Taupō's lakeside Waitahanui marae has opened its new ancestral house and dining hall. The occasion also coincides with the marae's 100th-anniversary celebrations.
It's a celebration for the locals and followers of the Rātana faith whose dream to restore their marae has come to fruition.
Marae spokesperson Hawera Karaitiana says, “The important thing for us of Pākira, is that our visitors are honoured. A saying of our elders that we uphold is "Our tribe of Tūtemohuta is abundant in food and hospitality.”
The new ancestral house has retained its name, Pākira, as has the new dining hall called Hinearo, which can now seat 280 people.
Organiser Ngātoru Wall says, “The wharekai (dining hall) came down, the wharepuni (sleeping house) came down. The carvings, we restored them our own men from the marae, touched them up. And the wharemoe (sleeping house) we got uplifted and moved to the property just behind us.”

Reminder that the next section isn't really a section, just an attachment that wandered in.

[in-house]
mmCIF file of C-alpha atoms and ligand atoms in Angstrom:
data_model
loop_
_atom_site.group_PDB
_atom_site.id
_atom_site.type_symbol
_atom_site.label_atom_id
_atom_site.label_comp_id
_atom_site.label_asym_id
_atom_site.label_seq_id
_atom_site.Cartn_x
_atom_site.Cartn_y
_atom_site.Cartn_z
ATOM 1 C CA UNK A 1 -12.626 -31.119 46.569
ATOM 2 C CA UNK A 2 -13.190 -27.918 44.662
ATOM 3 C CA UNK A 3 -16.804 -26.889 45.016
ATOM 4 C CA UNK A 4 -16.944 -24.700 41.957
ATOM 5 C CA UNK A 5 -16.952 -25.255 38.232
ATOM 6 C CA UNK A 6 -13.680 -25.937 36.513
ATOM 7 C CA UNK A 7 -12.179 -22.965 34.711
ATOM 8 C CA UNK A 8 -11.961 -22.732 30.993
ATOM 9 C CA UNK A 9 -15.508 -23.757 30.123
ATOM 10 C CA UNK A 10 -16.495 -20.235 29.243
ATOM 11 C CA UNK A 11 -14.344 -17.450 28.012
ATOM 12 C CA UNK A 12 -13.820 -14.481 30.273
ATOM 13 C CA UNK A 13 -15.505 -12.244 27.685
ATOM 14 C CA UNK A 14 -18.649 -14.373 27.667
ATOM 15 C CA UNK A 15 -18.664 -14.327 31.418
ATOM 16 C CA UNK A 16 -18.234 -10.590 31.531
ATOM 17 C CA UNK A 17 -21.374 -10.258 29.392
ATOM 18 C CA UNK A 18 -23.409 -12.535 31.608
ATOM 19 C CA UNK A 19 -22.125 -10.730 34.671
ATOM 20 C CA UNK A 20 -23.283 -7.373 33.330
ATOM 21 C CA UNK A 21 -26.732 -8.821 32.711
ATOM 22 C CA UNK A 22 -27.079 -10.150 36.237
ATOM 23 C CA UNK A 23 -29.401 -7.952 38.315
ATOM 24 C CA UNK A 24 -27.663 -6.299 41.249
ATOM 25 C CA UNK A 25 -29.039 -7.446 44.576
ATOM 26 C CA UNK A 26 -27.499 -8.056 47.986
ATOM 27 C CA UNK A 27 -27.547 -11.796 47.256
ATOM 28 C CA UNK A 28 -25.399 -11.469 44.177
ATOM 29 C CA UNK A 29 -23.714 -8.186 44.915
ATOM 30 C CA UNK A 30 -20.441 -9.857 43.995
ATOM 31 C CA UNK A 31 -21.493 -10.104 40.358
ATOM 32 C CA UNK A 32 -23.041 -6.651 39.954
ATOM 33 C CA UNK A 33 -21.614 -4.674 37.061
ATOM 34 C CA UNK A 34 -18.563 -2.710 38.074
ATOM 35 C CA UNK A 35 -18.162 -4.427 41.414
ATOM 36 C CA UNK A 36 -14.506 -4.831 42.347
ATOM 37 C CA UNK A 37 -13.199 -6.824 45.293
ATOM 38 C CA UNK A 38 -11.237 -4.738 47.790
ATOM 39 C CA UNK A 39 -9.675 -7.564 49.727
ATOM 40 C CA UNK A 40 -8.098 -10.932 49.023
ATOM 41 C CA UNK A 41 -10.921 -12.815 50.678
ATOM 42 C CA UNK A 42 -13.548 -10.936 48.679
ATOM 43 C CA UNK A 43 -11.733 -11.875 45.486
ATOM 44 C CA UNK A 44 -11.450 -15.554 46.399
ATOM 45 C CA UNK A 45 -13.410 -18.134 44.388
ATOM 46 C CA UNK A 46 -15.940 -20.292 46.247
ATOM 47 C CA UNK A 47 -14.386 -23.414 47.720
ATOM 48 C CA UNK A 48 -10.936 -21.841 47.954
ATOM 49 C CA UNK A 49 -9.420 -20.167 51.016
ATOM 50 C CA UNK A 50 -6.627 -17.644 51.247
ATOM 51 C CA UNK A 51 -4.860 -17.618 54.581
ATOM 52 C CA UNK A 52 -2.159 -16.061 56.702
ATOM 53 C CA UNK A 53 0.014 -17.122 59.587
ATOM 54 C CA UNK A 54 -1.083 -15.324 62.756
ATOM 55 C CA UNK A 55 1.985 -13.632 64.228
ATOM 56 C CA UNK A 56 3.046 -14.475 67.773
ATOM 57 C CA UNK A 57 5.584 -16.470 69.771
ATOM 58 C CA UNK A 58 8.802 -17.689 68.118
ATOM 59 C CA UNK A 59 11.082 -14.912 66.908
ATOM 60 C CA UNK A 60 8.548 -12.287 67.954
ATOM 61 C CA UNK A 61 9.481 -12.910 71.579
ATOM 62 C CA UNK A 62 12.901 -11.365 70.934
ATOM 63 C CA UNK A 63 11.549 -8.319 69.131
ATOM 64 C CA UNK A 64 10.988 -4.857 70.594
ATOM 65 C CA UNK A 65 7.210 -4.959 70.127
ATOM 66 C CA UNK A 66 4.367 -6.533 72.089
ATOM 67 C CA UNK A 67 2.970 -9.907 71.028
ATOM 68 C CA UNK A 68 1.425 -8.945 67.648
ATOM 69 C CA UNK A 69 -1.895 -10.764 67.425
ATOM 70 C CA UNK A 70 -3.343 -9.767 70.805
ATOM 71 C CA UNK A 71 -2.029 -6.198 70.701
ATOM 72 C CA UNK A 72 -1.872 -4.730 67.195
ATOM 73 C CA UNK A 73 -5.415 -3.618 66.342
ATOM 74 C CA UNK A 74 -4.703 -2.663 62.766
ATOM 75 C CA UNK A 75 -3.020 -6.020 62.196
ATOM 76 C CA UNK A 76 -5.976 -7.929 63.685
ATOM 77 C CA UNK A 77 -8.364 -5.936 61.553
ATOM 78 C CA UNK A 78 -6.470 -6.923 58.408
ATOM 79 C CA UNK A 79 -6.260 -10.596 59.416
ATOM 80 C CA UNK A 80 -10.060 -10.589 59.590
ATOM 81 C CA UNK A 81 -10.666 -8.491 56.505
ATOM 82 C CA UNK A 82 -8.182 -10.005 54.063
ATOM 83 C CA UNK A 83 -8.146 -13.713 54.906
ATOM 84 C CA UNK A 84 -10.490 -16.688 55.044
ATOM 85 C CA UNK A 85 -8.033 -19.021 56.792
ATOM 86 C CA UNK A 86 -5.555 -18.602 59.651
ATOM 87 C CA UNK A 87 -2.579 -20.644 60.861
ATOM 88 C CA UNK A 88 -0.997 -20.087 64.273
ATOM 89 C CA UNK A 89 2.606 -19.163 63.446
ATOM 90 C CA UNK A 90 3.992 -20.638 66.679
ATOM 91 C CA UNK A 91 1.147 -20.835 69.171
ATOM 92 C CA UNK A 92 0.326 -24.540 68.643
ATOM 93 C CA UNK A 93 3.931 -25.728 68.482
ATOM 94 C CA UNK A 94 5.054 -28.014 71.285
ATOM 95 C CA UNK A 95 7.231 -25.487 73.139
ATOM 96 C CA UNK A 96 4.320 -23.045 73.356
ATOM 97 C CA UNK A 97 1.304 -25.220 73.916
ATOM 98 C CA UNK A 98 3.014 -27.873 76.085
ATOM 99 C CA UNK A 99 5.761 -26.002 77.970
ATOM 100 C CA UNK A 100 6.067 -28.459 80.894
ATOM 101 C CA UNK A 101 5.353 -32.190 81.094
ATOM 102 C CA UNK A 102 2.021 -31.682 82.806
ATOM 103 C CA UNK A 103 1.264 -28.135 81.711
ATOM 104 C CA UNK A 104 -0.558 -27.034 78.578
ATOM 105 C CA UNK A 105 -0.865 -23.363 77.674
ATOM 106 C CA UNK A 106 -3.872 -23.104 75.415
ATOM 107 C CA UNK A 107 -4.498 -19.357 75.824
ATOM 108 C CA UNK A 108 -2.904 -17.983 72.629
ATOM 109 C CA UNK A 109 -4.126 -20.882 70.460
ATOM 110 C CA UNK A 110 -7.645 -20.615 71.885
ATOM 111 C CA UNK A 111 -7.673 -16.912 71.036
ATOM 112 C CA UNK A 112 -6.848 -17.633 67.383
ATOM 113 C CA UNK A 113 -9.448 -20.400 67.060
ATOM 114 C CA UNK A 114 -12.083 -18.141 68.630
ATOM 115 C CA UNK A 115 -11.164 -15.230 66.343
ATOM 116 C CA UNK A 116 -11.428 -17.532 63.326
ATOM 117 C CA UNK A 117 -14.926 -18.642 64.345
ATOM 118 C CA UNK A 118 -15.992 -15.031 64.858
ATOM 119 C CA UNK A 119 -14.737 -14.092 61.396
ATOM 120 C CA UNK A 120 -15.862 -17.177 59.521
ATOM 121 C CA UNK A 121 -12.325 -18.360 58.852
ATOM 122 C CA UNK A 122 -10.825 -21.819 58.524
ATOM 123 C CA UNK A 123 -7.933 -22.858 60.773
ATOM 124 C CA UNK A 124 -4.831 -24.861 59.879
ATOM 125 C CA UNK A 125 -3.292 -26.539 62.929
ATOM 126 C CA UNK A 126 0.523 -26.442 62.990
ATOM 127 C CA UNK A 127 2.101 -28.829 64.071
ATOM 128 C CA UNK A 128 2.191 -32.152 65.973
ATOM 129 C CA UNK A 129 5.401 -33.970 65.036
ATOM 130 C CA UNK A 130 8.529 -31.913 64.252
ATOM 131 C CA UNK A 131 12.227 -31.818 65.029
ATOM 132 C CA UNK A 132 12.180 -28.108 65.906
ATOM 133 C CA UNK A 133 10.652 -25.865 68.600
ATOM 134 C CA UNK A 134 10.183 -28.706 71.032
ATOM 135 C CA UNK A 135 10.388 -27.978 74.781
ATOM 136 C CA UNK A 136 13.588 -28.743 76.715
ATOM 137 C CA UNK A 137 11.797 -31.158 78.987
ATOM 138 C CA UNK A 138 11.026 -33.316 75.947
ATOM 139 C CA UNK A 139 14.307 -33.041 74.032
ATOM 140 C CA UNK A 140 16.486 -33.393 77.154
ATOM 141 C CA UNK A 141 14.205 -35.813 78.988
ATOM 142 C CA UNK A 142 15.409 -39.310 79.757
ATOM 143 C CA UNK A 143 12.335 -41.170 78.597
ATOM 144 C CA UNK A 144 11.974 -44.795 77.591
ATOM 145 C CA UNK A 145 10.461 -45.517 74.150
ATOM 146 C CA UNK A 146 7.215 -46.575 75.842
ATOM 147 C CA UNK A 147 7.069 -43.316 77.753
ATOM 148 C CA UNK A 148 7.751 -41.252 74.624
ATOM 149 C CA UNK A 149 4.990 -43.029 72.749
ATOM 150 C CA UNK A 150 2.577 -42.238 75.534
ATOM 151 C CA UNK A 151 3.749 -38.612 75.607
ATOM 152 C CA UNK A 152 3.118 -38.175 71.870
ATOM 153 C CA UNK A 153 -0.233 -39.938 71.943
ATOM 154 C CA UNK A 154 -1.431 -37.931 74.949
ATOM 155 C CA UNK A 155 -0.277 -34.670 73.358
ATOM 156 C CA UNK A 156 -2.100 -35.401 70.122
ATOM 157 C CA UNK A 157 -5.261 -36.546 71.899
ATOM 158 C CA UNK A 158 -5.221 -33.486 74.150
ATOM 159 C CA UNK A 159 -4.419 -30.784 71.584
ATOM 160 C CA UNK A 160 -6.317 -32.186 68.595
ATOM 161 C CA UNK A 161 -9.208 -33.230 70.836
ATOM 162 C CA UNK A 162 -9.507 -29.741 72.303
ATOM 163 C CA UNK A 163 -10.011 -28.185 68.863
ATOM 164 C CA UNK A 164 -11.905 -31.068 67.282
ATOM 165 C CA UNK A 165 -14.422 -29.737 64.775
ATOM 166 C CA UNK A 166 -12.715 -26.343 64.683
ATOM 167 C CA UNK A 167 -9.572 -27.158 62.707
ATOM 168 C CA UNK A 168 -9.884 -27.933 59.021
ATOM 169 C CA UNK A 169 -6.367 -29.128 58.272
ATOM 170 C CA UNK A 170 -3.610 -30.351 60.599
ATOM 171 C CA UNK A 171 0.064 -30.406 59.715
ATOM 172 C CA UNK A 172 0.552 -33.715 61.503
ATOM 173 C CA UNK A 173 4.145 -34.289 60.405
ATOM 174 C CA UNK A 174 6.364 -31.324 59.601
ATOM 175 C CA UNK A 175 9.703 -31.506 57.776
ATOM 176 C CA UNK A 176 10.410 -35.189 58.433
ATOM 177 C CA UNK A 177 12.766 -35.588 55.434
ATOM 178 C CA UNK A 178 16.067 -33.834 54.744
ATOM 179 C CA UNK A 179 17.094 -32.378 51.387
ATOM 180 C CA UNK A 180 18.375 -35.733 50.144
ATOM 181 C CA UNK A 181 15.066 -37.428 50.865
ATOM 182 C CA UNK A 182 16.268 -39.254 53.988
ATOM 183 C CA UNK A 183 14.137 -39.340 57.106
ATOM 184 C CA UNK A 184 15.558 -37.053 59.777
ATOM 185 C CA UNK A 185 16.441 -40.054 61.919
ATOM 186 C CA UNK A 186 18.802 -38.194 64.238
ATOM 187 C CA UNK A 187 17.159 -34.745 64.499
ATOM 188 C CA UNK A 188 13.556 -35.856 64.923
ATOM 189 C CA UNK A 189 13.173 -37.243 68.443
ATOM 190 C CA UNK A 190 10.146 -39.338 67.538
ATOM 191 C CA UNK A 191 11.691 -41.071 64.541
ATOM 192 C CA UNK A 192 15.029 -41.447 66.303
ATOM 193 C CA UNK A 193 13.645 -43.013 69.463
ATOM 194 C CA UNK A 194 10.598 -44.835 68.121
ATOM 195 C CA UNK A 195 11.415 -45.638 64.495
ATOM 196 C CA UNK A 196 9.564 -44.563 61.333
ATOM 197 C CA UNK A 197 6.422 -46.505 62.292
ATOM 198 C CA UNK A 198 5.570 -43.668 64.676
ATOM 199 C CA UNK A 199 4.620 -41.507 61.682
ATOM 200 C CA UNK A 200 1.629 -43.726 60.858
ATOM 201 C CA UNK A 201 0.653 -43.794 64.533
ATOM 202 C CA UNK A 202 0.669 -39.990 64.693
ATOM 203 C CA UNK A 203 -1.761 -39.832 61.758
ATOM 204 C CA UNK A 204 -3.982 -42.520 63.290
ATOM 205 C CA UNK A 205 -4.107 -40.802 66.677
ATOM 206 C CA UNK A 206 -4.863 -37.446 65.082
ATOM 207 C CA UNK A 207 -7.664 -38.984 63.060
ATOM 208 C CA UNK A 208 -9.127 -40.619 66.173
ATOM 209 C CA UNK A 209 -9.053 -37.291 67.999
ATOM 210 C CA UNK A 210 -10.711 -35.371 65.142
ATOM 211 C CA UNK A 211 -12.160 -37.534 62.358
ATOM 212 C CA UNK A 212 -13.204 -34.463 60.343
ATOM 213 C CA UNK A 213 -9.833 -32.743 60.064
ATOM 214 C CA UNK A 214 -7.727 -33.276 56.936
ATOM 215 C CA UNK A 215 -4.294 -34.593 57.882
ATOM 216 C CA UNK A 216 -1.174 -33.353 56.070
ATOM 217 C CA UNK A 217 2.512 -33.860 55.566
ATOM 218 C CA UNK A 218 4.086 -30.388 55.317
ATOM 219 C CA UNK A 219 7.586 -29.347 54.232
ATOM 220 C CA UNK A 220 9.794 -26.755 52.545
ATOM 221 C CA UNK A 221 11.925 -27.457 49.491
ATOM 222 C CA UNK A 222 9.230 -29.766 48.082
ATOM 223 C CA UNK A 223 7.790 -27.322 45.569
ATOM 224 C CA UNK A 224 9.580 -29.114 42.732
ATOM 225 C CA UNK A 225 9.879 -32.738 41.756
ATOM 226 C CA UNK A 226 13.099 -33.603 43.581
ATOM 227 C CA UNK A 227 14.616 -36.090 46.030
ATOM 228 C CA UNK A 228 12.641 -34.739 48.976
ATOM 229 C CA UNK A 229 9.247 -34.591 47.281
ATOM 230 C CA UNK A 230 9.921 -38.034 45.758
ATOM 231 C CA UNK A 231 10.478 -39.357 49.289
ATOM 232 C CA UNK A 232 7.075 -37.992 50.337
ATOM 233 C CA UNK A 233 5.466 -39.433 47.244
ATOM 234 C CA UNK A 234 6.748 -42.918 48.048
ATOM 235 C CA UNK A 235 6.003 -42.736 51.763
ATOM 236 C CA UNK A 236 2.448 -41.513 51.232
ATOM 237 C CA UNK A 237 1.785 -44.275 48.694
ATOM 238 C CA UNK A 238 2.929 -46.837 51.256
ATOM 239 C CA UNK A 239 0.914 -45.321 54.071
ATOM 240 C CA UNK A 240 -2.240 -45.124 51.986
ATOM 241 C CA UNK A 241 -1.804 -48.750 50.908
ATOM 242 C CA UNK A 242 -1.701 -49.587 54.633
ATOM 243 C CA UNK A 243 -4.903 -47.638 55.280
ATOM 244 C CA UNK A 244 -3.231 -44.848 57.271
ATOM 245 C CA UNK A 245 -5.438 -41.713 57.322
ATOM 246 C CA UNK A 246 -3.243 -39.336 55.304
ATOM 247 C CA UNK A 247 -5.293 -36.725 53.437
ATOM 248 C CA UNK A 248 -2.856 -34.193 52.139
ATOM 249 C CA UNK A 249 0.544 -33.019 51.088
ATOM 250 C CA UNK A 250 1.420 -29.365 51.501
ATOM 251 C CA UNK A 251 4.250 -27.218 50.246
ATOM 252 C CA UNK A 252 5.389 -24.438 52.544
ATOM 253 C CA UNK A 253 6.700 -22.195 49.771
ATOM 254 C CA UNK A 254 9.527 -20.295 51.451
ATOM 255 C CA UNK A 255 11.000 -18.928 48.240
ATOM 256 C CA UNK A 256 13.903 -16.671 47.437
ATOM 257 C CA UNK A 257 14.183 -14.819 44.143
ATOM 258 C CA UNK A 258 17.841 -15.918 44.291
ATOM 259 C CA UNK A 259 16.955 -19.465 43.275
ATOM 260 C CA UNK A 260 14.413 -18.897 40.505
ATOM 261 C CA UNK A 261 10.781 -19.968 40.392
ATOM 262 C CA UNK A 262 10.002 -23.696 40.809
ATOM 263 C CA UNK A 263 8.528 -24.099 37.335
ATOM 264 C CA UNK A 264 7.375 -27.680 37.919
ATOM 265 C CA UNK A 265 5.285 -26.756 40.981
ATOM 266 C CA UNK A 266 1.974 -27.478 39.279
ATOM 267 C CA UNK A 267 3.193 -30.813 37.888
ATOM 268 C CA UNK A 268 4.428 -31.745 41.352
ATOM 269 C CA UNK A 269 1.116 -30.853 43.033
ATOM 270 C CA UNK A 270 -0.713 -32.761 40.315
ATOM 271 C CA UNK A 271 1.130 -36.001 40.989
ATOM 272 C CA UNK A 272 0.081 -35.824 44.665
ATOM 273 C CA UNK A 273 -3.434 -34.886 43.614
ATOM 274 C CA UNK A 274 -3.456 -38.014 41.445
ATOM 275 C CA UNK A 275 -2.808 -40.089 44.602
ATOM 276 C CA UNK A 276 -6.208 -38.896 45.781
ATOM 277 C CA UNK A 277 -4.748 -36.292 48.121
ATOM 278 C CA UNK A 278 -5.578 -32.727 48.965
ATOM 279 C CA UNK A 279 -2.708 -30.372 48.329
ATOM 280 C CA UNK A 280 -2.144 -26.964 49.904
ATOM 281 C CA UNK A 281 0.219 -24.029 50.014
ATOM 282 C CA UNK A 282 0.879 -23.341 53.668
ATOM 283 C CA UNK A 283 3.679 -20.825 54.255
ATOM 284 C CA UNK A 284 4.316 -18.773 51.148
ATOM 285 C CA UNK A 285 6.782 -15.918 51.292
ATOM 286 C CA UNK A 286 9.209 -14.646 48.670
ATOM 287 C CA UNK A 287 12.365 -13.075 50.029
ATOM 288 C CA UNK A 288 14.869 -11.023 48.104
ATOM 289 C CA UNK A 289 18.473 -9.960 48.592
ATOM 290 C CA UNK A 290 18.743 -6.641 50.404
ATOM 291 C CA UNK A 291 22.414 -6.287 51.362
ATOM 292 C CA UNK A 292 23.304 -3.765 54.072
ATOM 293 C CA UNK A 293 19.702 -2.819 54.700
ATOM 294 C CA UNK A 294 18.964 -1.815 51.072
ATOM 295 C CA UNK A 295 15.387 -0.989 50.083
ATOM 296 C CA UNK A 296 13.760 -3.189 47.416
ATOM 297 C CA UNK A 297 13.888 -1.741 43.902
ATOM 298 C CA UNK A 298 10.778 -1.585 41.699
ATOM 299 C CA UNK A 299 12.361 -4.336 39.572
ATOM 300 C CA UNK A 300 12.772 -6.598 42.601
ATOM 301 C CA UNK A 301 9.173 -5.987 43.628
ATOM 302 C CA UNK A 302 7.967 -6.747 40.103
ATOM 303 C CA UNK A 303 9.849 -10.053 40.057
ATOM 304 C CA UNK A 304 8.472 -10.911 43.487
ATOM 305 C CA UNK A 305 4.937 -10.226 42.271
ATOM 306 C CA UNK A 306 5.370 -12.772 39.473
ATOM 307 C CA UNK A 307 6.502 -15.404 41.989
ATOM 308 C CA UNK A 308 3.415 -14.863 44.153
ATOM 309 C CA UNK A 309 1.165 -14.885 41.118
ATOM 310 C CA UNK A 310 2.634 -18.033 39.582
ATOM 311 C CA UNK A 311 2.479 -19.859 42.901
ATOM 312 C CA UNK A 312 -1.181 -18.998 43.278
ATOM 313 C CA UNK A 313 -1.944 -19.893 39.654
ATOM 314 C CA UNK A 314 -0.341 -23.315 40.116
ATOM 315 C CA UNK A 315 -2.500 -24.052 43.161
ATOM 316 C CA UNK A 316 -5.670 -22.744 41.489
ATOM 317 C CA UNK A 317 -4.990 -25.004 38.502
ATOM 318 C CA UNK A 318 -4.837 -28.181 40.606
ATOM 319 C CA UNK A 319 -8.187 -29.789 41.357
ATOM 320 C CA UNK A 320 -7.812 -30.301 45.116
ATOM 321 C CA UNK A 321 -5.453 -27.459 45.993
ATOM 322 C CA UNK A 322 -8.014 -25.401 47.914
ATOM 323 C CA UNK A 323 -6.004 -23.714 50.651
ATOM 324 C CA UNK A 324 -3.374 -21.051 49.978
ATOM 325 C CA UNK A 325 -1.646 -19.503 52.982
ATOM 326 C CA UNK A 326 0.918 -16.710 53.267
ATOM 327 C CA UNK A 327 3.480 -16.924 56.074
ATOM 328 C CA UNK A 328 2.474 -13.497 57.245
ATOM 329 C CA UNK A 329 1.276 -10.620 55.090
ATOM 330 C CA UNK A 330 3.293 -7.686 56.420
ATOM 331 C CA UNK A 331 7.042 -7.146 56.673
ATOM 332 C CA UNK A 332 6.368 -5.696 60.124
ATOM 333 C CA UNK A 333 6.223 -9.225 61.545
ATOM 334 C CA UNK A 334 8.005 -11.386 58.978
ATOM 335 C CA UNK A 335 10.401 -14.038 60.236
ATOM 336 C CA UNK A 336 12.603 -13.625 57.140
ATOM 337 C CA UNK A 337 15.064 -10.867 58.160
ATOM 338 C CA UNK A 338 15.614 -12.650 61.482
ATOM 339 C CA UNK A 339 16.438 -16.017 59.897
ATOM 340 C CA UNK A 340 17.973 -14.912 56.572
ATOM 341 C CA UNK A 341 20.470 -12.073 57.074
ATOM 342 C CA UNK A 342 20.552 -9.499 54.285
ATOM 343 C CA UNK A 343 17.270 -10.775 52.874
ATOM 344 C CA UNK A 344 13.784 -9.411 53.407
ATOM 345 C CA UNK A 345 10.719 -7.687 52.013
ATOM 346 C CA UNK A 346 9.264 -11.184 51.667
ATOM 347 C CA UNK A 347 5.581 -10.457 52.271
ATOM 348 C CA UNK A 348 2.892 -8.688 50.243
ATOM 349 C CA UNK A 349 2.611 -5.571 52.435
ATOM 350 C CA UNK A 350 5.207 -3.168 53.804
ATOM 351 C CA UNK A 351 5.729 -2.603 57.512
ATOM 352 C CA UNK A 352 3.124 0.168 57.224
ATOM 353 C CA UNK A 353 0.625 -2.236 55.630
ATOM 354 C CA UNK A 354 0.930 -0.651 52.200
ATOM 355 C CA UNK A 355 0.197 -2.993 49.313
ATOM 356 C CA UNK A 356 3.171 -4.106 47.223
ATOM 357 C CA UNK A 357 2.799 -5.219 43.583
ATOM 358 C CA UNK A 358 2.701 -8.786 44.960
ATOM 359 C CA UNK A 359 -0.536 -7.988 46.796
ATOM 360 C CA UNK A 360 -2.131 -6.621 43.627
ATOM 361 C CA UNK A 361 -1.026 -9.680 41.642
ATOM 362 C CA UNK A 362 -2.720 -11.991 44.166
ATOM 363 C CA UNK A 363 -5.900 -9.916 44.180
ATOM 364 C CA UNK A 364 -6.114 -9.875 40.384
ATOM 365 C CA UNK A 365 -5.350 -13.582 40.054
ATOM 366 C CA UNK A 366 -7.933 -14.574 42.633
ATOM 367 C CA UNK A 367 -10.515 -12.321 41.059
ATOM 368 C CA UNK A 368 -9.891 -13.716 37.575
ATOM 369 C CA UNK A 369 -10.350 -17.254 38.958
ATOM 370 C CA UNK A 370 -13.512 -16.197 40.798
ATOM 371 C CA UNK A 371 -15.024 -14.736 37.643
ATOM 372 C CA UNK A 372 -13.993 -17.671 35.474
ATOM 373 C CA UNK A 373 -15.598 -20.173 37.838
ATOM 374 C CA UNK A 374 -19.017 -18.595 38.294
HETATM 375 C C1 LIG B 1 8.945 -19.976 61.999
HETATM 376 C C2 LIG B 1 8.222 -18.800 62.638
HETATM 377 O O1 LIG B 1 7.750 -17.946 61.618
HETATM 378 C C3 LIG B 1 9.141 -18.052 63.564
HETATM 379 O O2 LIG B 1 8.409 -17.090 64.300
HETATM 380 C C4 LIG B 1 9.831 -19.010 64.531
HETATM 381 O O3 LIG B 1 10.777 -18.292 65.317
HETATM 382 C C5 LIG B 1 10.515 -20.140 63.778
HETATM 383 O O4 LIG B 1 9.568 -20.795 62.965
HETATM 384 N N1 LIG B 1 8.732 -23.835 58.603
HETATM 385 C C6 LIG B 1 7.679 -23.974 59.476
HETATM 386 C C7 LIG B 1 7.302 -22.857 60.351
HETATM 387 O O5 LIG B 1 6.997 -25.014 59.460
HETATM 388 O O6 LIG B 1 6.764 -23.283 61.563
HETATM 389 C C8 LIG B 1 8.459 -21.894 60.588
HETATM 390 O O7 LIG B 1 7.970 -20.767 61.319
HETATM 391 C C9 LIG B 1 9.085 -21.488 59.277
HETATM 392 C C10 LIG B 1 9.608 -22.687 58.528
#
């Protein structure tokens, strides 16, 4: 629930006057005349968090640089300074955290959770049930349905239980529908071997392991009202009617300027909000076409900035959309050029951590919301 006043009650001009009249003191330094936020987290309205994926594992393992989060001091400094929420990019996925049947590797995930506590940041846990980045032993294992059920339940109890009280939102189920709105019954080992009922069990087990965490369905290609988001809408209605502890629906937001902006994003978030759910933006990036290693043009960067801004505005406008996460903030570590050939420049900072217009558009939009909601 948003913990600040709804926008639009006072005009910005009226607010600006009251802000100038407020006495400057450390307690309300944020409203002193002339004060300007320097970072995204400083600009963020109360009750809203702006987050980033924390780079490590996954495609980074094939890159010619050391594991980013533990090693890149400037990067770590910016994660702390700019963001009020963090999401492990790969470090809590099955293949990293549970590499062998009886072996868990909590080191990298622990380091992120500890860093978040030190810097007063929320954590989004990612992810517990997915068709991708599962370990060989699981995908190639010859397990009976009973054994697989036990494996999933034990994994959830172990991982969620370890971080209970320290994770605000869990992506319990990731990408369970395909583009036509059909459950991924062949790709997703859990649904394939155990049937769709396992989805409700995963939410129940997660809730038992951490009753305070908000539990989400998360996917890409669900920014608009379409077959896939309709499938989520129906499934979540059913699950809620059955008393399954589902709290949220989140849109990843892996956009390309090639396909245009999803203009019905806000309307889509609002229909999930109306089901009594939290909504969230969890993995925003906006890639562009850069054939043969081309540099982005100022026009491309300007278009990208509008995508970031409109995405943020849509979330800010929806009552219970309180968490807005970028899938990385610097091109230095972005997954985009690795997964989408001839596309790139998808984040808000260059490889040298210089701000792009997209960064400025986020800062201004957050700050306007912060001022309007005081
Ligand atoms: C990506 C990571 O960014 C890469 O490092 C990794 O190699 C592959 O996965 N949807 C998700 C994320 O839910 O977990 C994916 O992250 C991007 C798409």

“We've got tukutuku that were done by the whanau. We've got poupou that was created by our young boys and our men. The old whetū marama and the temepara was in our wharepuni, we've put that back in. And we got one of master carvers, Mark Kahu, who carved us the poupou, the poutokomanawa (main post), Tūtemohuta.”
Earlier in May, the marae celebrated it's centenary. The $2mil renovations began a year ago.
New Labour MP Tamati Coffey says, “This is an example of how when you can breathe some life into it. You can create a place where the young ones will want to come back to, but create memories along the way.”
Karaitiana says, “We want our marae to be a central hub, not only for funerals and unveilings but for us descendants of Pākira to meet and discuss tribal matters, to learn our language and uphold the customs and practises of our marae."
Plans are underway to renovate the neighbouring Tutetawha marae.